A barking dog may not be able to alert you if it's in danger of heat exhaustion and you’re nowhere to be found. Carl Arky from the Humane Society of Utah says if you’re hot, your dog is hot too. "It's a living breathing creature you can say it's just a dog but it's a living animal and it is as susceptible to the elements as you are, says Arky.
Arky says in high temperatures dogs and other animals don't sweat like humans and can suffer heat stroke a lot faster. “Be considerate of your animals if you can bring them indoors leave them indoors in an air conditioned environment," he goes on to say.
Arky also says make sure your pet has plenty of cool water at all times, exercise them only in the early morning or late at night and avoid leaving your dog inside a vehicle. “It takes just a few minutes in a car with a cracked window for brain damage and possible death,” says Arky.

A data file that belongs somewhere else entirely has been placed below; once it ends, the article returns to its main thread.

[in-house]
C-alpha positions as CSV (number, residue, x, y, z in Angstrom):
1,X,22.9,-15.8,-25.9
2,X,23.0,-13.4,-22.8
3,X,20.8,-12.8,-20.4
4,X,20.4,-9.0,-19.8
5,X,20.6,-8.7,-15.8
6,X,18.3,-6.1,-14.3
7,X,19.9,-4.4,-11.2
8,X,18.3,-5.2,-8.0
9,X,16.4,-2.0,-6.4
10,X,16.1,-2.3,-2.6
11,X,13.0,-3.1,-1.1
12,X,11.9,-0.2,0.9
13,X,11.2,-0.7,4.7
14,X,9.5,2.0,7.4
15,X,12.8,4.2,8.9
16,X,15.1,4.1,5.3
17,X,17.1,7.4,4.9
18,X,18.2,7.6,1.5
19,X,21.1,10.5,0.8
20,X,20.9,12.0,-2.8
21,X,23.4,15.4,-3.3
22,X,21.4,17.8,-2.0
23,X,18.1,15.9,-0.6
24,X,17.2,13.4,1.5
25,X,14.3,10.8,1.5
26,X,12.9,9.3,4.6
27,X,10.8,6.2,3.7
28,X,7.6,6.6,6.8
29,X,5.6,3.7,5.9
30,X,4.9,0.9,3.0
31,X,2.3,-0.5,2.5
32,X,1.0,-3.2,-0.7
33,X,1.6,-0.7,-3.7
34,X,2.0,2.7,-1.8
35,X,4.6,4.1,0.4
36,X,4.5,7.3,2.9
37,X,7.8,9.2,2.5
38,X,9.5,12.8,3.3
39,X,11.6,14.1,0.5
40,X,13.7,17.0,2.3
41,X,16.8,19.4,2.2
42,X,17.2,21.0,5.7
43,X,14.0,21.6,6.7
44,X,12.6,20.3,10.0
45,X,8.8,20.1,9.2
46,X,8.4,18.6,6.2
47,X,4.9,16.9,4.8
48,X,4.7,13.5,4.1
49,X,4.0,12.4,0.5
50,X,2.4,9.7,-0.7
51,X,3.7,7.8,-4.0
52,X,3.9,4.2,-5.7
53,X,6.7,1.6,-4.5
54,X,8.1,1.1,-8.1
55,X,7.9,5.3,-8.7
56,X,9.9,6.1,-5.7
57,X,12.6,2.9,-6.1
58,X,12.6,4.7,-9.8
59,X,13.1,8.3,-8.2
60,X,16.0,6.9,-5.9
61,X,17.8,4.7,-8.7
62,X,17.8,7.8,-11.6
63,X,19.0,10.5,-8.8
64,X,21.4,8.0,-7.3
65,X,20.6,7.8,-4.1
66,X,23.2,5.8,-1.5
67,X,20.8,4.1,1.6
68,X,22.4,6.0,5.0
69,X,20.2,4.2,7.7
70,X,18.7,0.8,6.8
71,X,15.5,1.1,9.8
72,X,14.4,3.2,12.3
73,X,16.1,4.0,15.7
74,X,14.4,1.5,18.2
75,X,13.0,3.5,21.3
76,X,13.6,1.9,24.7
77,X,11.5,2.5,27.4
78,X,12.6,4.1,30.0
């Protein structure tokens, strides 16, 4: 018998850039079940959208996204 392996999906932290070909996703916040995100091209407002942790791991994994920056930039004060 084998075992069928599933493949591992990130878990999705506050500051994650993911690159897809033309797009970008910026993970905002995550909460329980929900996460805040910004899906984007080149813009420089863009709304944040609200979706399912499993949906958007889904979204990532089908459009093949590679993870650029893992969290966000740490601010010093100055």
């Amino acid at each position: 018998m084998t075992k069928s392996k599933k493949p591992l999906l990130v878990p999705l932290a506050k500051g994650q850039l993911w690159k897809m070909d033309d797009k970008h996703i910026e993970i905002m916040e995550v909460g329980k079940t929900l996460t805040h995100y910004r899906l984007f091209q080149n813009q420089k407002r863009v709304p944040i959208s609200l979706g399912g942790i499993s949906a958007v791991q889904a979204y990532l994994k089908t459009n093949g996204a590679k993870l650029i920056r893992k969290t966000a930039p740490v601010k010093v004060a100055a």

Humane Society of Utah's Clinic Director Pauline Edwards says if you know your pet is in trouble you need to act quickly. She says “The first thing to do is cool them off. And you can do that by soaking them down with water. If you've got ice you can do that. One thing that works real well is to put alcohol on the pads of their paws.” Edwards goes on to say giving your pet water is important but not too much or it can lead to shock. “As soon as you have them stabilized get them to a veterinarian because you don't know what kind of damage may have already happened.”
Additionally the Humane Society of Utah says if you do see an animal in a vehicle the best thing to do is call animal control or your local law enforcement.